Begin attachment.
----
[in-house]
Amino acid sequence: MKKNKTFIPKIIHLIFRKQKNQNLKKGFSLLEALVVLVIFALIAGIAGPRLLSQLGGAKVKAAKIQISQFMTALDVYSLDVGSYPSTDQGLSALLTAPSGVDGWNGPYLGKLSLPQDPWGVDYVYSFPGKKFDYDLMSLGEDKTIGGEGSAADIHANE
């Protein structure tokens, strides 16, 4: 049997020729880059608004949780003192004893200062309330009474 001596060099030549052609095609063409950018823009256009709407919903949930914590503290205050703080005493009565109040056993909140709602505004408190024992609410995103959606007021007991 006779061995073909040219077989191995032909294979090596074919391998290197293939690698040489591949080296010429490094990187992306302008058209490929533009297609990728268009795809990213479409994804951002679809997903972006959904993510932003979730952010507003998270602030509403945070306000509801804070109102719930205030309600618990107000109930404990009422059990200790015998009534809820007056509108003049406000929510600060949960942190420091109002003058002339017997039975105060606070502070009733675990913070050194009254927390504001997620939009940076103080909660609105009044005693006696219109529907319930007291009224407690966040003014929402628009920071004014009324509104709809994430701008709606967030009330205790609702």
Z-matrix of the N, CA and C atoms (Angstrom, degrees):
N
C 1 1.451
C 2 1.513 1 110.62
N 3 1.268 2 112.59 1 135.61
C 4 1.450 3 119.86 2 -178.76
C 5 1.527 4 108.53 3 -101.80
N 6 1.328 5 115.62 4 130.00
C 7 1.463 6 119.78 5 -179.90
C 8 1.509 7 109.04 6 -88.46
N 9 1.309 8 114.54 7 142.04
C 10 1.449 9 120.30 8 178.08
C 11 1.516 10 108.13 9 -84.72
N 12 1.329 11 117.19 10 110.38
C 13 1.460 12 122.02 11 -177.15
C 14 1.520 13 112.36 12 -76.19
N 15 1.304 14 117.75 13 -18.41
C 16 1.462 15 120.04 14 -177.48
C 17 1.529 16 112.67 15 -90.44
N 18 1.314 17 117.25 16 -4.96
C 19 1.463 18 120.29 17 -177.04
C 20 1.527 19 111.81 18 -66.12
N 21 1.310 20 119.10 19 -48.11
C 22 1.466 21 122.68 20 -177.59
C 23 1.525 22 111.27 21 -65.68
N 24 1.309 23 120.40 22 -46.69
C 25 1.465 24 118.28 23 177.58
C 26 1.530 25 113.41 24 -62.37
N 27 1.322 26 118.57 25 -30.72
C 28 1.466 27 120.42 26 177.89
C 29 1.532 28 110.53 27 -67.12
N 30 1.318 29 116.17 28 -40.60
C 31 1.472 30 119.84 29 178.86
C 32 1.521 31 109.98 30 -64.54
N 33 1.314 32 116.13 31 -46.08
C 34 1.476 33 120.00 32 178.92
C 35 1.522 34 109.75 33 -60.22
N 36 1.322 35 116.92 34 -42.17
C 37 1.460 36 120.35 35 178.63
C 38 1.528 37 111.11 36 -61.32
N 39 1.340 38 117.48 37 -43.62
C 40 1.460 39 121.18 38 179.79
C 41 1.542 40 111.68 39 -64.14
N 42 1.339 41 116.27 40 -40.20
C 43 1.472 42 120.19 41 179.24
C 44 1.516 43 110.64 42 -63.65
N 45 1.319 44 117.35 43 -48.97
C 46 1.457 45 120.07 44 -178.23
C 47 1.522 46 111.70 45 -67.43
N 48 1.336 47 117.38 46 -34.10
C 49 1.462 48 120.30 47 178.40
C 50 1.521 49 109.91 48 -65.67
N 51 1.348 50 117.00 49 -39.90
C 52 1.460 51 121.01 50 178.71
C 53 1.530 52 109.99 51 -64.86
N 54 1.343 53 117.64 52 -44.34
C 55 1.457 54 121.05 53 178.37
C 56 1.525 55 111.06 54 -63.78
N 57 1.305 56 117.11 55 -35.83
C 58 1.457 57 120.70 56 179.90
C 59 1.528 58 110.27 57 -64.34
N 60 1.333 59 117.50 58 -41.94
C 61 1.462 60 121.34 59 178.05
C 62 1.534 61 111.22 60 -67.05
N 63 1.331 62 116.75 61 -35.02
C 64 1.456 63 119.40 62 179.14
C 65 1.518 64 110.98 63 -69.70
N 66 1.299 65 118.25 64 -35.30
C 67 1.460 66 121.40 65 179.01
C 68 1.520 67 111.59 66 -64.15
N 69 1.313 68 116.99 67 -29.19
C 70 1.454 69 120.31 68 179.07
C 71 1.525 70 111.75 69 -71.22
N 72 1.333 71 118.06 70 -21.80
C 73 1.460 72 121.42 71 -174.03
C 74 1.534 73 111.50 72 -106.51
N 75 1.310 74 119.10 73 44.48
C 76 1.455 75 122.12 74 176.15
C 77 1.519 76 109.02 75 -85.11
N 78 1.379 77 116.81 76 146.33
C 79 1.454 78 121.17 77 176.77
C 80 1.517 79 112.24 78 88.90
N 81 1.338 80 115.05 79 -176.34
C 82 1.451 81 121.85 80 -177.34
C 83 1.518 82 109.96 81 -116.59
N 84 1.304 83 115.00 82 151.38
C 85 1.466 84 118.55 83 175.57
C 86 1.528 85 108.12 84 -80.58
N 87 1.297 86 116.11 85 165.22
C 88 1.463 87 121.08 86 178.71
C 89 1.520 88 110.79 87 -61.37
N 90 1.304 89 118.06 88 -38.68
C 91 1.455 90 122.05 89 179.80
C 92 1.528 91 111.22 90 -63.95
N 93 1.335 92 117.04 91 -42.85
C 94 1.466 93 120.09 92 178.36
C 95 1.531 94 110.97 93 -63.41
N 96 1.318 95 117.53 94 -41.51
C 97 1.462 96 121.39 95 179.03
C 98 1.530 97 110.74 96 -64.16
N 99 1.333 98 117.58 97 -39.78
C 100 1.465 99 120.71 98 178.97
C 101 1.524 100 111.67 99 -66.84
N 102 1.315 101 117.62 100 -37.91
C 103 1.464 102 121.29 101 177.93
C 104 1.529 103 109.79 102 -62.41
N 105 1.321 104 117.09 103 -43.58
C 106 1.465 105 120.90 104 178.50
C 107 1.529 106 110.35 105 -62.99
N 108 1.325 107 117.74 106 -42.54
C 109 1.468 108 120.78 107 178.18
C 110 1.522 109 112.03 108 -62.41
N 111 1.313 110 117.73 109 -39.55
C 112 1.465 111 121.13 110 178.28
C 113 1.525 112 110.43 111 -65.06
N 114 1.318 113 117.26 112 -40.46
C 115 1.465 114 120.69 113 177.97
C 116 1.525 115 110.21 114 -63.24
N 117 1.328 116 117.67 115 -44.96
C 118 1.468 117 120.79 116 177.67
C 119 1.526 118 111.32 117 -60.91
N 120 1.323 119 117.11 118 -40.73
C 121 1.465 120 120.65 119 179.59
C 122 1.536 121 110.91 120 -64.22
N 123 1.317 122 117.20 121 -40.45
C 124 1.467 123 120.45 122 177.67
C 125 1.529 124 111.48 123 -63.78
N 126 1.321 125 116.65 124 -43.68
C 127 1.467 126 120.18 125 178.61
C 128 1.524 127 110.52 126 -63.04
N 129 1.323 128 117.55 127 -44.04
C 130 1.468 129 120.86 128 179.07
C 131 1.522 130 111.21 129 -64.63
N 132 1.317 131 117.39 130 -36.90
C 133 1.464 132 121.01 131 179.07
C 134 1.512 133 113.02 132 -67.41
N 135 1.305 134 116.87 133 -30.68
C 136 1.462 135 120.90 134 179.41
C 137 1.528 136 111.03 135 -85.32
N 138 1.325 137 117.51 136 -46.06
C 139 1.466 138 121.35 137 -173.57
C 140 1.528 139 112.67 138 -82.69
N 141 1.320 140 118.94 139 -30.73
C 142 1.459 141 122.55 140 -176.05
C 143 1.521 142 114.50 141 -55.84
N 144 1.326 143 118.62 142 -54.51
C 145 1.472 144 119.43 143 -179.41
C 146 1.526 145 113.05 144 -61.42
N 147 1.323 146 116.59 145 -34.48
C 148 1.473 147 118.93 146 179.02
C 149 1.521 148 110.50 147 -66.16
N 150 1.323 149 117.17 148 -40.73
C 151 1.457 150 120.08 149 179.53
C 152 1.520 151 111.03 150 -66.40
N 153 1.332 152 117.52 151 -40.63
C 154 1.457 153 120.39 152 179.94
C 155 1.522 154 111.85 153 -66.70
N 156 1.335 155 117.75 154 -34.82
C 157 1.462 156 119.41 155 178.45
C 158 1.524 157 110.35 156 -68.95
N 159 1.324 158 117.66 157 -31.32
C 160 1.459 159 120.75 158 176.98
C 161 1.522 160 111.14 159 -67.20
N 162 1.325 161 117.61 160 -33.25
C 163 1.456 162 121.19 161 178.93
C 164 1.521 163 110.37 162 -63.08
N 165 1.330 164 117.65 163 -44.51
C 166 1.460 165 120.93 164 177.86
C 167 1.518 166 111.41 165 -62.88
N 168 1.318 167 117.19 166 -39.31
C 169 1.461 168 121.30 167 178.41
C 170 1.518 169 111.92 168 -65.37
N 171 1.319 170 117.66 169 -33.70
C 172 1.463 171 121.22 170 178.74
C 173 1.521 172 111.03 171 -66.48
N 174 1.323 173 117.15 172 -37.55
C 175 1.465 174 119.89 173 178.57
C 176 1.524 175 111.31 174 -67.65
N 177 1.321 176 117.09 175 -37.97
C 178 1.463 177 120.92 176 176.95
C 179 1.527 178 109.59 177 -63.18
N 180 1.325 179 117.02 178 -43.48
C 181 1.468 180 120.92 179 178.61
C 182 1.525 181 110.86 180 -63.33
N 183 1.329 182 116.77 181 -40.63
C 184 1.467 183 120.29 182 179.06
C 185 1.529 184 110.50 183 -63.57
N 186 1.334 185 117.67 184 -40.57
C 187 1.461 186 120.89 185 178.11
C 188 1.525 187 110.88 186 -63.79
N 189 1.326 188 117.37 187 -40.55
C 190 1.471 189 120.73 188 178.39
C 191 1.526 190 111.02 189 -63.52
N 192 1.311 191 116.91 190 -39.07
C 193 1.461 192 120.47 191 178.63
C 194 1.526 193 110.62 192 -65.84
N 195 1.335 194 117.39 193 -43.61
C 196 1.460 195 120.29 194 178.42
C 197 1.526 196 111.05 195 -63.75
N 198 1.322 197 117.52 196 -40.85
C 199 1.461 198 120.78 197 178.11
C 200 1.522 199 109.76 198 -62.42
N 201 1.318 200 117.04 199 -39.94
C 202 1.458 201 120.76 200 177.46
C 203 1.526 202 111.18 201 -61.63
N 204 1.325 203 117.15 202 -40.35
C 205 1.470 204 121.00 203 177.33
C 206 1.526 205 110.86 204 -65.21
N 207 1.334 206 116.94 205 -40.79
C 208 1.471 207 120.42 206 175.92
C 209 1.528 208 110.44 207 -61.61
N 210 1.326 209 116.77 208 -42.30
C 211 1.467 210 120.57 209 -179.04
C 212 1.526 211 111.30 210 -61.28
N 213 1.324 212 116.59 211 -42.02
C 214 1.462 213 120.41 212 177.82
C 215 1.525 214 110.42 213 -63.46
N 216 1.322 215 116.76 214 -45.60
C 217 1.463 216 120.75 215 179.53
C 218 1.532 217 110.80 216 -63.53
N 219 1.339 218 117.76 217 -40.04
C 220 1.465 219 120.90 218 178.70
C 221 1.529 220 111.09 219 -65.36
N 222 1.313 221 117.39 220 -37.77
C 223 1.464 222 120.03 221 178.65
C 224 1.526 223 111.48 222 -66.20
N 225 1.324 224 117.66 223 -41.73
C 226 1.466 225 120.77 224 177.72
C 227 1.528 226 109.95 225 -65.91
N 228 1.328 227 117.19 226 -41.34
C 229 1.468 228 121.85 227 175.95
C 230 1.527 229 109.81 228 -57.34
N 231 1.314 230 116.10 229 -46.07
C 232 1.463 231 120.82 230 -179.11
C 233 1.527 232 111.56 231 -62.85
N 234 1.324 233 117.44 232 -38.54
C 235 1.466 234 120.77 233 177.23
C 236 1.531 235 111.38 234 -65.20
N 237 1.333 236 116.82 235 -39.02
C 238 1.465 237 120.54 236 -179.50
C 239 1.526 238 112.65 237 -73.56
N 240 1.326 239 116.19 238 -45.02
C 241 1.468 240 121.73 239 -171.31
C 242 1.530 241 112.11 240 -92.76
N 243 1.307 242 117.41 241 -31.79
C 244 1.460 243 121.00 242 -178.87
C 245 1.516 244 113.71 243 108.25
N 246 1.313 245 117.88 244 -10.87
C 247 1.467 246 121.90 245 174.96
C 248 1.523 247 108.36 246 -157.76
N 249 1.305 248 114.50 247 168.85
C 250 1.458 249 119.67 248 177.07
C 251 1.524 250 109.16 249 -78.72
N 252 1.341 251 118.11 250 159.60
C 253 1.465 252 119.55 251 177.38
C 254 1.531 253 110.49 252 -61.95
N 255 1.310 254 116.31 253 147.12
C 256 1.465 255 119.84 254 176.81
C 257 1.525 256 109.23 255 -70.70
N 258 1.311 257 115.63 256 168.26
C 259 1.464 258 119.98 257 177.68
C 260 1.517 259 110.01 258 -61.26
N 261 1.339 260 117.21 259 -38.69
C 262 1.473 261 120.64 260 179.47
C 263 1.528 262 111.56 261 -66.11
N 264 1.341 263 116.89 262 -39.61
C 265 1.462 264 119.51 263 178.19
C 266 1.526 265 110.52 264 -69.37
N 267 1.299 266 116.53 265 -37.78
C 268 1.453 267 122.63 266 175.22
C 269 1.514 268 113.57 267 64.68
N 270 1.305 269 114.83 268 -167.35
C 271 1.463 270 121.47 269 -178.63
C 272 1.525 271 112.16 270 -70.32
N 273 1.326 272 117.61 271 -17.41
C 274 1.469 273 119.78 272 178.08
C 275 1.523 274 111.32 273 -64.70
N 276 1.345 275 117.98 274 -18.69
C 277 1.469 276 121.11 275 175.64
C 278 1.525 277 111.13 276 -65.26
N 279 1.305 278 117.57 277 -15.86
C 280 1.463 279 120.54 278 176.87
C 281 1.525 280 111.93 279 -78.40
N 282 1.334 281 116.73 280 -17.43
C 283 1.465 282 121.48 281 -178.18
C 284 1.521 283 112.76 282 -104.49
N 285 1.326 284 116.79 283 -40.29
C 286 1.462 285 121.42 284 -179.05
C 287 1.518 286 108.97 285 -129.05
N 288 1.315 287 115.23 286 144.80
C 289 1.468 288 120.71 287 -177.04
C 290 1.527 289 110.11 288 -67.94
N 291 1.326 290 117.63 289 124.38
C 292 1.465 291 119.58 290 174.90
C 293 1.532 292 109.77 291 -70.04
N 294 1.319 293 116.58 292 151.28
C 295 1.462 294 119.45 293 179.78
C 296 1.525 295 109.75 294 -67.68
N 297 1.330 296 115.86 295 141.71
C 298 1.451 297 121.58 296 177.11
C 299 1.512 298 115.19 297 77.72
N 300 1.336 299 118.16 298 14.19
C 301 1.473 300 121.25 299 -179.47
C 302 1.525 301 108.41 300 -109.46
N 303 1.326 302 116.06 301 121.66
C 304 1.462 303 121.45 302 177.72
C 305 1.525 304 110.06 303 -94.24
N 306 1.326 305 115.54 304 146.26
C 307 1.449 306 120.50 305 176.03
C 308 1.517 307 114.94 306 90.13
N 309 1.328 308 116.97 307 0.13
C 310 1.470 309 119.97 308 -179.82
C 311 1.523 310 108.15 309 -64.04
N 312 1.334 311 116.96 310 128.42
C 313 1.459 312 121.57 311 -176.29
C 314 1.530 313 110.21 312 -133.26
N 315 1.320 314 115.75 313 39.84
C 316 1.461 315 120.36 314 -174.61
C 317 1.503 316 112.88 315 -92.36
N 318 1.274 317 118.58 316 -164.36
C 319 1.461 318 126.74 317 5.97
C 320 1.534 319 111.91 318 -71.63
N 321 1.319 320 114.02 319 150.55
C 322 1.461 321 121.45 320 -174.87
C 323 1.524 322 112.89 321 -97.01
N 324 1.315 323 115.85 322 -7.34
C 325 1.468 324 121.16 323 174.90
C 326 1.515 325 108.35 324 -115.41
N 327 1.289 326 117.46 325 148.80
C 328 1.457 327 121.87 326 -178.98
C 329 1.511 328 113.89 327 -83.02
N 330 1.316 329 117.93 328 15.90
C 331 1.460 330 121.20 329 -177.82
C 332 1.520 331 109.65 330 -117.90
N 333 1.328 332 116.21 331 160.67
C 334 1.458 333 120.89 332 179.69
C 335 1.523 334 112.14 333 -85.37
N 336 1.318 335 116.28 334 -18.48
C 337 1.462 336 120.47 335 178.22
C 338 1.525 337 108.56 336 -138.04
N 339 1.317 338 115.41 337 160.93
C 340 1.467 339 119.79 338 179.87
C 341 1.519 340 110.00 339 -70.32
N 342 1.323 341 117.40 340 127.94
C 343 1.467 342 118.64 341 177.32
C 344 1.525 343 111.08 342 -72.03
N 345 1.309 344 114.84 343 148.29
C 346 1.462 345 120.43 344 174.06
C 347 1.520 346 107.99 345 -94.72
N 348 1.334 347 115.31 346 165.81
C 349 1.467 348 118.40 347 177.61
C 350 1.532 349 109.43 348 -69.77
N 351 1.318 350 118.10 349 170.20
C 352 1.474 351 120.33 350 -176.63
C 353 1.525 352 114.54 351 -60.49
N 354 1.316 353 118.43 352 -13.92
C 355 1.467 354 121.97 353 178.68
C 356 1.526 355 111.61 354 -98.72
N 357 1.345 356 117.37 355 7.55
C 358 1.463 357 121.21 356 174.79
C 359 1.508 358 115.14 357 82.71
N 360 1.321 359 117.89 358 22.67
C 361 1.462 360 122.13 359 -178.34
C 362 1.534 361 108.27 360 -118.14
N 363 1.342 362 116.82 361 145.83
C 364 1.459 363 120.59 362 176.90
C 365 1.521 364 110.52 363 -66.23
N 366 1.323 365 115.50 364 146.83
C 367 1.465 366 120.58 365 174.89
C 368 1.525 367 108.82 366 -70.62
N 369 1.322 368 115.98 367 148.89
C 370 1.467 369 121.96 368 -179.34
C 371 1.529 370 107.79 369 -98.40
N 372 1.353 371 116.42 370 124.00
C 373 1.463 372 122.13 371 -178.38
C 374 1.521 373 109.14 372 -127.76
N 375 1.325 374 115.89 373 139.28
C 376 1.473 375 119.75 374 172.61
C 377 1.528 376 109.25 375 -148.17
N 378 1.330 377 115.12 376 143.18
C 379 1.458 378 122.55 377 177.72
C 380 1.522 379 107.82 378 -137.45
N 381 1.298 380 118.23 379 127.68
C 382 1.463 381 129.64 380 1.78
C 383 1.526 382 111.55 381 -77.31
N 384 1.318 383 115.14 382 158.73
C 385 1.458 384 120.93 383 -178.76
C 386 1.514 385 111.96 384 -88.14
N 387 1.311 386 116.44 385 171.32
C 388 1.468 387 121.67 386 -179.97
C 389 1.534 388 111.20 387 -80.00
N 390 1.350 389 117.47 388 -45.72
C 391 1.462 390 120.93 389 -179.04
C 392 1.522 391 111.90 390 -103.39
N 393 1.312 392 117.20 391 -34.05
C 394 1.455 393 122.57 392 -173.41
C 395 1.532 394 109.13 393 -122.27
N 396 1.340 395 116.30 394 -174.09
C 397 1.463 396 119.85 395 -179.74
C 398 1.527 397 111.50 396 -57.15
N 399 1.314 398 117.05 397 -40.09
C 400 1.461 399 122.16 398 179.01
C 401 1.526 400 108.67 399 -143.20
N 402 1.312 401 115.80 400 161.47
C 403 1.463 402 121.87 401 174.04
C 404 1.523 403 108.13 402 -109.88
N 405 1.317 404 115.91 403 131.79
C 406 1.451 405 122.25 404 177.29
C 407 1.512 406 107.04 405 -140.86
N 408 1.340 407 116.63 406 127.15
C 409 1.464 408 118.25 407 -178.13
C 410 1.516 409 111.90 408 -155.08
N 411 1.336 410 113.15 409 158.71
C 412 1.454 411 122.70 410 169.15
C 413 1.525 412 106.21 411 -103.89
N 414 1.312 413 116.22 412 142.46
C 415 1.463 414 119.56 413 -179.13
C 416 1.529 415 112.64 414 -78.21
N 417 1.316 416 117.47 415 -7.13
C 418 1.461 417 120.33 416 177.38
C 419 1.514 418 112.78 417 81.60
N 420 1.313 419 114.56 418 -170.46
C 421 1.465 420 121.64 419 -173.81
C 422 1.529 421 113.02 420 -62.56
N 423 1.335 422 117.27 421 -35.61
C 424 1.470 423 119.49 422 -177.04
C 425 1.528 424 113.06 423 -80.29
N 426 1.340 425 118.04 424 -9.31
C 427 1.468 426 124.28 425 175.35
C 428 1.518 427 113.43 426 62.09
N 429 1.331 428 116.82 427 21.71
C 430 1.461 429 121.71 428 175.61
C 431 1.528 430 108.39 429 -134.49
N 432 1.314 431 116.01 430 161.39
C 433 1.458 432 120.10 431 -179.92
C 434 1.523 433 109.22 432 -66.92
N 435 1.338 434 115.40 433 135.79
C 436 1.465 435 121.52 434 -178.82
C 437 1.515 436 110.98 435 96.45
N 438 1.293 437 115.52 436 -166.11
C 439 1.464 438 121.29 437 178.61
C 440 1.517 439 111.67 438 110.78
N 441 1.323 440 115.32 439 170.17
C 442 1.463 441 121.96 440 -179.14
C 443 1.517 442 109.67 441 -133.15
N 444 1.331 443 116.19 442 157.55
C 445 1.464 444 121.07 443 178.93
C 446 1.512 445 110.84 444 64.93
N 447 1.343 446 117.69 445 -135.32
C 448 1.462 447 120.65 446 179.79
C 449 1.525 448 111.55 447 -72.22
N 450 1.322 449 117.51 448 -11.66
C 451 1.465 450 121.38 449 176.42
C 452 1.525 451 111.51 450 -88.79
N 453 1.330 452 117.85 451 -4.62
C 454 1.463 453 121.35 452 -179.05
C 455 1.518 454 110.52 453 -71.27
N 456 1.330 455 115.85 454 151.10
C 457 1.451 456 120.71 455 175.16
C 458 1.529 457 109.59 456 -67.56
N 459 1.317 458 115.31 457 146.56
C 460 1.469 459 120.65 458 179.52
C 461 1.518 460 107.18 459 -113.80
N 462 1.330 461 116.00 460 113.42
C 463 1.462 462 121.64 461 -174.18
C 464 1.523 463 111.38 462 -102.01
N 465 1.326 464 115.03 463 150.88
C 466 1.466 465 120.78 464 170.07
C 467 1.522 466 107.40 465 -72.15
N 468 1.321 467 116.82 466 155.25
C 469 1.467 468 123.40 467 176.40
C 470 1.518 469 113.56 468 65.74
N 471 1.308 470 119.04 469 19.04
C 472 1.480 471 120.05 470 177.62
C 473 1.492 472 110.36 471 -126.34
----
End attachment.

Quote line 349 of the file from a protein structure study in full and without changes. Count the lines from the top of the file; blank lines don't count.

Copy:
C 344 1.525 343 111.08 342 -72.03